J.R. Hunt, P.A. Holden and M.K. Firestone

University of California, Berkeley, CA, 94720-1710, 510-642-0948, E-MAIL


Volatile organic chemicals present at Superfund sites preferentially partition into the soil gas and may be available for microbial degradation. A simple mass transfer model for biodegradation for volatile substrates is developed for the aerobic decomposition of aromatic and aliphatic hydrocarbons. The mass transfer analysis calculates diffusive fluxes from soil gas through water and membrane films and into the cell. The model predicts an extreme sensitivity of potential biodegradation rates to the air-water partition coefficients of the compounds. Aromatic hydrocarbons are removed rapidly while the aliphatic hydrocarbons are much slower by orders of magnitude. Furthermore, oxygen transfer is likely to limit aromatic hydrocarbon degradation rates. The model presents results that cast doubt on the practicality of using methane or propane for the cometabolic destruction of trichloroethylene in a gas phase bioreactor. Toluene as a primary substrate has better mass transfer characteristics to achieve more efficient trichloroethylene degradation. Hence, in sites where these contaminants coexist, bioremediation could be improved. The model is extended further to examine the influence of water potential on transport and transformation rates within microbial biofilms present in unsaturated soils. Water potential has multiple effects on overall VOC removal through the thickness of the biofilm, the molecular diffusivity of substrates through the biofilm, and microbial physiology.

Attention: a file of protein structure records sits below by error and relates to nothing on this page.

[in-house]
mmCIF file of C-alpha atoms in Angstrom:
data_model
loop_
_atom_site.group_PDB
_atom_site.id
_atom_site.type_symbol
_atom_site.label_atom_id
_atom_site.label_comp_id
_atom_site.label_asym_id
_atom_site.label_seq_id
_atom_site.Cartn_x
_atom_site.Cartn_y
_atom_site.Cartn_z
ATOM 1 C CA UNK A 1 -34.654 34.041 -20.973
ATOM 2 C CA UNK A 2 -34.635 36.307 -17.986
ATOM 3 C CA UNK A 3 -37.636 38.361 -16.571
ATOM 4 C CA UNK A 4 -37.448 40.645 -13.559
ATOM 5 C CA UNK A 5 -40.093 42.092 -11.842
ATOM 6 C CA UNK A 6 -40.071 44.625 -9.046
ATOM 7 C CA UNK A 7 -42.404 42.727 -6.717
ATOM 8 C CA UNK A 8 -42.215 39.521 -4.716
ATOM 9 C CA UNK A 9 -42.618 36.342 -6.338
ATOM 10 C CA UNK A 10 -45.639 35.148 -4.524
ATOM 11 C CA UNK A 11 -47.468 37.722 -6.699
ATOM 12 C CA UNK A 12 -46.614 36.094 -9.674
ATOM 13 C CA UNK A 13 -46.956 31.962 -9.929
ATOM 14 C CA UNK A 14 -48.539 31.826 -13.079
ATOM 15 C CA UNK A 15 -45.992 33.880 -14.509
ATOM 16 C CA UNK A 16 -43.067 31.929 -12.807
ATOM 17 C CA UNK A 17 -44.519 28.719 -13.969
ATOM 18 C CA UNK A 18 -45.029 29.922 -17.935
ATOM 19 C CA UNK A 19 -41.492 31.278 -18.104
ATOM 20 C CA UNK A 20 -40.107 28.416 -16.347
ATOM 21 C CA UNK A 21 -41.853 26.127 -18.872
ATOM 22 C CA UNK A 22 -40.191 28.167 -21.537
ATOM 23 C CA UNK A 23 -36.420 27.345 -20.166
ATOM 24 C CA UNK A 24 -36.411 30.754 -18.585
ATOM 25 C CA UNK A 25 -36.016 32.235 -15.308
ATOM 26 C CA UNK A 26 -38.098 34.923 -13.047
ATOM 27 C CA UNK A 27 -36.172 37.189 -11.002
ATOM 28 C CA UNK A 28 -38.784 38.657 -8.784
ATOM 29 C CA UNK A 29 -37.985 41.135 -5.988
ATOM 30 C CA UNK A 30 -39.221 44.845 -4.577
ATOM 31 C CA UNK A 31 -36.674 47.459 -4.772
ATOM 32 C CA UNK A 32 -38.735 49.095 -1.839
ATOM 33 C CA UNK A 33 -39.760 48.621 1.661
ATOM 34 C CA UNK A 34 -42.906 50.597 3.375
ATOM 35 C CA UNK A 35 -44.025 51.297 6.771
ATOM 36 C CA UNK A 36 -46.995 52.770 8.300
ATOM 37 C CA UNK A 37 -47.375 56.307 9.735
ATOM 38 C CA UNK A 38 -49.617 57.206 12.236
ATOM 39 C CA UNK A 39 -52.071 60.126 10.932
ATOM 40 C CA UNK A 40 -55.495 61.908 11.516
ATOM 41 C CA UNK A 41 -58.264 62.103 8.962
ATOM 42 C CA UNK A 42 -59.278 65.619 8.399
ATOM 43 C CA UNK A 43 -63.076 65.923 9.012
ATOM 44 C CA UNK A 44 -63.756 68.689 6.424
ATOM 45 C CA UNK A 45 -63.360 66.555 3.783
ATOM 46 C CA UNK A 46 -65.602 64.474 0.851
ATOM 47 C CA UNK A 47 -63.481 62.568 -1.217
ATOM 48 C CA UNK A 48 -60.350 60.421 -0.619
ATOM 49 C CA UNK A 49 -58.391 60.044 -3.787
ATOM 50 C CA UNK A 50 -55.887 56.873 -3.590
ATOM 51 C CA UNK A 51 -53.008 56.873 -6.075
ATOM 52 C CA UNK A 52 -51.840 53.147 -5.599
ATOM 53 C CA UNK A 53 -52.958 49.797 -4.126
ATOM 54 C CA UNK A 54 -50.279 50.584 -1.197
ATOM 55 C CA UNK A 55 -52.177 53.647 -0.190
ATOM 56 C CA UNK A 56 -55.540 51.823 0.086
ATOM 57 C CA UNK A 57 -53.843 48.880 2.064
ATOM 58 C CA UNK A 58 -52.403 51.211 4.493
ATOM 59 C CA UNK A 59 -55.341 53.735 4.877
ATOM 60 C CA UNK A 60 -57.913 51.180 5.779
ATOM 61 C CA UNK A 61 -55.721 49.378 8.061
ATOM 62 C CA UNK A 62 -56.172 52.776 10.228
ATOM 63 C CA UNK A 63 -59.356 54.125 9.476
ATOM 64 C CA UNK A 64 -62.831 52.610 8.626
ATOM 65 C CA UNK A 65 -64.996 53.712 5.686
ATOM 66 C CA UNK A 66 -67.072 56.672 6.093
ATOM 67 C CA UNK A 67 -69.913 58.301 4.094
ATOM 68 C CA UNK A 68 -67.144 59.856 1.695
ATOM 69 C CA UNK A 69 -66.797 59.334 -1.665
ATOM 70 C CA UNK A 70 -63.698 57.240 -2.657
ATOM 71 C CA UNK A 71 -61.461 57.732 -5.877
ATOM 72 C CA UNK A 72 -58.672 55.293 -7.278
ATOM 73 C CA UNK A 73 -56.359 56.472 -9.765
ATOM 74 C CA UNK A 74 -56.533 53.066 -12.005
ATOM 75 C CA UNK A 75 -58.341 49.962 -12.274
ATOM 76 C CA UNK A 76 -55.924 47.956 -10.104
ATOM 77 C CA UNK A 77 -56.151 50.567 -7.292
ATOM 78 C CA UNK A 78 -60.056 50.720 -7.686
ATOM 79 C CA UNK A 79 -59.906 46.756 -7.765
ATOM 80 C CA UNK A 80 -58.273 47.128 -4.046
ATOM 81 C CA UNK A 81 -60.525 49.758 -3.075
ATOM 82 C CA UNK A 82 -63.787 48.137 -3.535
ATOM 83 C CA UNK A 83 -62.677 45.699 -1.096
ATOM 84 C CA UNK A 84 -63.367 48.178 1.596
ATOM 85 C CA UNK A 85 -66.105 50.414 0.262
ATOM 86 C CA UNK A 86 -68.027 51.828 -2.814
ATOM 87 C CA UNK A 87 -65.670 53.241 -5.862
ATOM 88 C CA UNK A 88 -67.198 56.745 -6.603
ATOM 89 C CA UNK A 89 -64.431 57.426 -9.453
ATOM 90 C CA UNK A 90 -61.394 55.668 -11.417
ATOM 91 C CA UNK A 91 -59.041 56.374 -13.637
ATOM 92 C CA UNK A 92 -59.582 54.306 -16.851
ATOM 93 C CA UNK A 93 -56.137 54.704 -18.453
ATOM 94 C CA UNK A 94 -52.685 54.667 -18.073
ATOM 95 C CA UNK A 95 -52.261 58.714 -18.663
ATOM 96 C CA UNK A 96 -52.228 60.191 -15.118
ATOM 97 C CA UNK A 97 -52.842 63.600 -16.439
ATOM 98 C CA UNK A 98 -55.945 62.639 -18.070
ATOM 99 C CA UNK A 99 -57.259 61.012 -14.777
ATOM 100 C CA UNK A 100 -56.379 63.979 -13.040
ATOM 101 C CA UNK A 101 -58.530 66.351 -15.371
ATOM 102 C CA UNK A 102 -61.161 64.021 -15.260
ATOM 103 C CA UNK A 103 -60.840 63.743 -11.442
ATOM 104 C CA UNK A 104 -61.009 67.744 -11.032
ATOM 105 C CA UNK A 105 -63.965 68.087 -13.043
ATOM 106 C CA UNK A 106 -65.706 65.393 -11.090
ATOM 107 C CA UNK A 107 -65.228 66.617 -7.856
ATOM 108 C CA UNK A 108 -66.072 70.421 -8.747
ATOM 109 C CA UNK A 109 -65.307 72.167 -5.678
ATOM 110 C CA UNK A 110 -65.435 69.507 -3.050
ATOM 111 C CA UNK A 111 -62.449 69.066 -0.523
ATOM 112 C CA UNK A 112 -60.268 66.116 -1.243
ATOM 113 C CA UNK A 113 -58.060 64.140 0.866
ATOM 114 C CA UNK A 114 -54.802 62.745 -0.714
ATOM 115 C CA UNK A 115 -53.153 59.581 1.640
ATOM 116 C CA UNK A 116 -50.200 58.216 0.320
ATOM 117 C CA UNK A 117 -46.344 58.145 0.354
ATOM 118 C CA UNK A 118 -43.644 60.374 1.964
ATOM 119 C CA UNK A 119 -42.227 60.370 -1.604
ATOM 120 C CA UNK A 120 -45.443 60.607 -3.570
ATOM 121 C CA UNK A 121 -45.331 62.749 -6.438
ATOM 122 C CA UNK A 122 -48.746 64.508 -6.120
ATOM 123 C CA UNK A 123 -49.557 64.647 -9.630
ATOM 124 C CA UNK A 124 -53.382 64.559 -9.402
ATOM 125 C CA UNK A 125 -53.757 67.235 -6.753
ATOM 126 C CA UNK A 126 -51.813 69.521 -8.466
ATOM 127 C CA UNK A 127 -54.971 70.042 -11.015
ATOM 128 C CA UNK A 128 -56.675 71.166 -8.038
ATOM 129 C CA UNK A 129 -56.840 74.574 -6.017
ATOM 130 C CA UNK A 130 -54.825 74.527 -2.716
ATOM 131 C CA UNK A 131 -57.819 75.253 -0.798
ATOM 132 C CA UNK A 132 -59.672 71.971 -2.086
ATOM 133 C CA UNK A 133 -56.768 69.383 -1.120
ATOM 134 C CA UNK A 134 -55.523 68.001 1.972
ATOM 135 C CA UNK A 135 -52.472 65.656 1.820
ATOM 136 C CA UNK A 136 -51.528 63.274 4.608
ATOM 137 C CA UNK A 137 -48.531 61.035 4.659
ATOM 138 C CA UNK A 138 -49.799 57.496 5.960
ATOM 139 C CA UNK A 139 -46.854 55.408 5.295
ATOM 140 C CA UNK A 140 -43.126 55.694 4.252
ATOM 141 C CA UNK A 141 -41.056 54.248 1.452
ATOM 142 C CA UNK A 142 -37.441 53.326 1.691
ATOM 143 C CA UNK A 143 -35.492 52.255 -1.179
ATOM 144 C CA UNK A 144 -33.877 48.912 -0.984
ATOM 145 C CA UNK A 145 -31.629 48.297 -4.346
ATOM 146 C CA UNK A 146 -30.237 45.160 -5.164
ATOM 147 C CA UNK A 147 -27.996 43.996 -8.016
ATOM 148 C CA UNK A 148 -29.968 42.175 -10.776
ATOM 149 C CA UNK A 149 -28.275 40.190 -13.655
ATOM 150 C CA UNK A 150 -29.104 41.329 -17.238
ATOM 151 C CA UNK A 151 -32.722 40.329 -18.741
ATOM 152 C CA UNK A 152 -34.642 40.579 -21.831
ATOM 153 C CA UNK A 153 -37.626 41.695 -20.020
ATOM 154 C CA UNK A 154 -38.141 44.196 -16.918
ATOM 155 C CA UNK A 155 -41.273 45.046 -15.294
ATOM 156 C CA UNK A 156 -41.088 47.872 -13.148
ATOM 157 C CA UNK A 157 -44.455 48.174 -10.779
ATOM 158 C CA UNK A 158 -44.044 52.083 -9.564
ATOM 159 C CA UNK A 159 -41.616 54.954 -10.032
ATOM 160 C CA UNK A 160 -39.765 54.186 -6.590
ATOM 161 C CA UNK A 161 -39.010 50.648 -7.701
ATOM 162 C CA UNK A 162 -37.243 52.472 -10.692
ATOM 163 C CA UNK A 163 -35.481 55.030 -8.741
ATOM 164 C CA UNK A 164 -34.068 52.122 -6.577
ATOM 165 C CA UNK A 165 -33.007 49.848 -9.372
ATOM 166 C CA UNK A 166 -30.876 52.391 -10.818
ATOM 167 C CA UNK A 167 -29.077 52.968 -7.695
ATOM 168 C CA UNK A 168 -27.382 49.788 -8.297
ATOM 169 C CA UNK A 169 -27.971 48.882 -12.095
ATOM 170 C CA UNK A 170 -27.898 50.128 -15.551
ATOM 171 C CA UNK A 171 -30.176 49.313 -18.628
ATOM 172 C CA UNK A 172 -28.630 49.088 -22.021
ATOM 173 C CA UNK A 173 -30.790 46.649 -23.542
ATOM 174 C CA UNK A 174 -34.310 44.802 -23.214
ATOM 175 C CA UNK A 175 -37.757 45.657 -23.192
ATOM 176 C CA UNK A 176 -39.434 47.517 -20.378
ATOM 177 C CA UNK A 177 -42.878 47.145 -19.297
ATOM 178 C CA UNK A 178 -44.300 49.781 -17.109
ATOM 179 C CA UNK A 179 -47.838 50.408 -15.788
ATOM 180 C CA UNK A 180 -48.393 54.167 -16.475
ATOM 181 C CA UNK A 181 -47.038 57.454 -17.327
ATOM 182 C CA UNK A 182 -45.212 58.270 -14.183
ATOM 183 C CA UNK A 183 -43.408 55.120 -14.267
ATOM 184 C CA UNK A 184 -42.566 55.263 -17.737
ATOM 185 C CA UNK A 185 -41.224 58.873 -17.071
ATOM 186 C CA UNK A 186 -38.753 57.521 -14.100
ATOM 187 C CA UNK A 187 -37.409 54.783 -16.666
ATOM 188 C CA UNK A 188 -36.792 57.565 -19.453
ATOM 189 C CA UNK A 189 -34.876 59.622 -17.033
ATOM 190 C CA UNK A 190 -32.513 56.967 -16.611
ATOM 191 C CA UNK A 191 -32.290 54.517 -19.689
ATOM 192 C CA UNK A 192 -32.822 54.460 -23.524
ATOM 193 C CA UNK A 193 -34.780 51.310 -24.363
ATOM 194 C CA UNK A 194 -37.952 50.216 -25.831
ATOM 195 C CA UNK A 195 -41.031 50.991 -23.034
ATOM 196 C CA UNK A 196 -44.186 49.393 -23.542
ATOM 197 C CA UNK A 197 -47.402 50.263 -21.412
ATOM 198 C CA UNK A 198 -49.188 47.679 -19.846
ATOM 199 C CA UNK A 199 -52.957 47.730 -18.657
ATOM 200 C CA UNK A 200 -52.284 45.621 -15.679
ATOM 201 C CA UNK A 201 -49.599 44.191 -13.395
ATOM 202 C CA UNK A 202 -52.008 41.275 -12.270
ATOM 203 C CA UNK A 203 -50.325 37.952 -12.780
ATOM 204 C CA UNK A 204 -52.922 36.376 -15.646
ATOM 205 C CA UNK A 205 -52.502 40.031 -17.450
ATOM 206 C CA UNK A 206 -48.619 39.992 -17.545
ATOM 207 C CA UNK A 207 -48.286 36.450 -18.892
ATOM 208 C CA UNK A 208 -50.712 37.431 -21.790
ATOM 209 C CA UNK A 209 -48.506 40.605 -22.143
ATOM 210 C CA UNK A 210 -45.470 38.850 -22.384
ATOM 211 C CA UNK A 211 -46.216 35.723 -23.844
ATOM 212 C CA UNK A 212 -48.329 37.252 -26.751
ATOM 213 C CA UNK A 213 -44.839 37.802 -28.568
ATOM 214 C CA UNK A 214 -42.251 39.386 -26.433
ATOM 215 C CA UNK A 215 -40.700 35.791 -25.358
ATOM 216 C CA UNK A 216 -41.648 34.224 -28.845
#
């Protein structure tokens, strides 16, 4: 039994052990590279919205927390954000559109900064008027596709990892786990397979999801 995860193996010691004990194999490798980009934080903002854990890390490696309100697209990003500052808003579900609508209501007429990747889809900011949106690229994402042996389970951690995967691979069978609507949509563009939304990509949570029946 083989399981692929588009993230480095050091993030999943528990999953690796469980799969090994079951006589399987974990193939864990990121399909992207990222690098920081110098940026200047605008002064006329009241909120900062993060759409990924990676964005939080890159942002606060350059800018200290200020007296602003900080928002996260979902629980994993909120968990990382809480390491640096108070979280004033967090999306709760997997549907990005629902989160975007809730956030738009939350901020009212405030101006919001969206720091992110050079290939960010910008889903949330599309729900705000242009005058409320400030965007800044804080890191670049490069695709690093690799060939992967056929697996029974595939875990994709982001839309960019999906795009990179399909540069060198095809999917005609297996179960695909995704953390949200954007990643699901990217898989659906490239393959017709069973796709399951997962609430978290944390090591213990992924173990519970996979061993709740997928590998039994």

Funding for this work was provided by the National Institute of Environmental Health Sciences Superfund grant 3P42 ES04705-08.


VOC, biodegradation, unsaturated soil, biofilms

This paper is from the Proceedings of the 10th Annual Conference on Hazardous Waste Research 1995, published in hard copy and on the Web by the Great Plains/Rocky Mountain Hazardous Substance Research Center.